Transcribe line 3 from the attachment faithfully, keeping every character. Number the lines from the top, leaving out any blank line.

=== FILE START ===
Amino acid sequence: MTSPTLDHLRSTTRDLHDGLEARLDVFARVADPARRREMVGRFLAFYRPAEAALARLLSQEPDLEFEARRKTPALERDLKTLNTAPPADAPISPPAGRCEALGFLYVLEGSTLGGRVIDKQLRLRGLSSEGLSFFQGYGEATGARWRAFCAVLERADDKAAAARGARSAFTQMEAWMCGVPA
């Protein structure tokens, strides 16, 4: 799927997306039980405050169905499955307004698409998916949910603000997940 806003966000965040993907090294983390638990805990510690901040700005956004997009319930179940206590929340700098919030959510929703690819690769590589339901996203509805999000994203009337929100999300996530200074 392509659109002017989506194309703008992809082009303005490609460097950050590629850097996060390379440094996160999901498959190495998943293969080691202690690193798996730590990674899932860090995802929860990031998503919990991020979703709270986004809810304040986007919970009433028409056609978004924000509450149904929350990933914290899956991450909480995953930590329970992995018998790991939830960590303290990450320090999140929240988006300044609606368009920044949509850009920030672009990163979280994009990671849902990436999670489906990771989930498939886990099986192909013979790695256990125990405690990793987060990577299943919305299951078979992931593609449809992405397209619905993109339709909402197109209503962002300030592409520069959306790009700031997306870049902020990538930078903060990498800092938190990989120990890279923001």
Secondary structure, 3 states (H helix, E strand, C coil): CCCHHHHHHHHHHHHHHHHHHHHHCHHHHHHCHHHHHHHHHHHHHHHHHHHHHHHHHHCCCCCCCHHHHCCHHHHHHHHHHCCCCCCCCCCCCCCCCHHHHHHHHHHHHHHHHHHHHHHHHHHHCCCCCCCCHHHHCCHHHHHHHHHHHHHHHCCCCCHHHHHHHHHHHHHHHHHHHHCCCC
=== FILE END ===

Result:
Secondary structure, 3 states (H helix, E strand, C coil): CCCHHHHHHHHHHHHHHHHHHHHHCHHHHHHCHHHHHHHHHHHHHHHHHHHHHHHHHHCCCCCCCHHHHCCHHHHHHHHHHCCCCCCCCCCCCCCCCHHHHHHHHHHHHHHHHHHHHHHHHHHHCCCCCCCCHHHHCCHHHHHHHHHHHHHHHCCCCCHHHHHHHHHHHHHHHHHHHHCCCC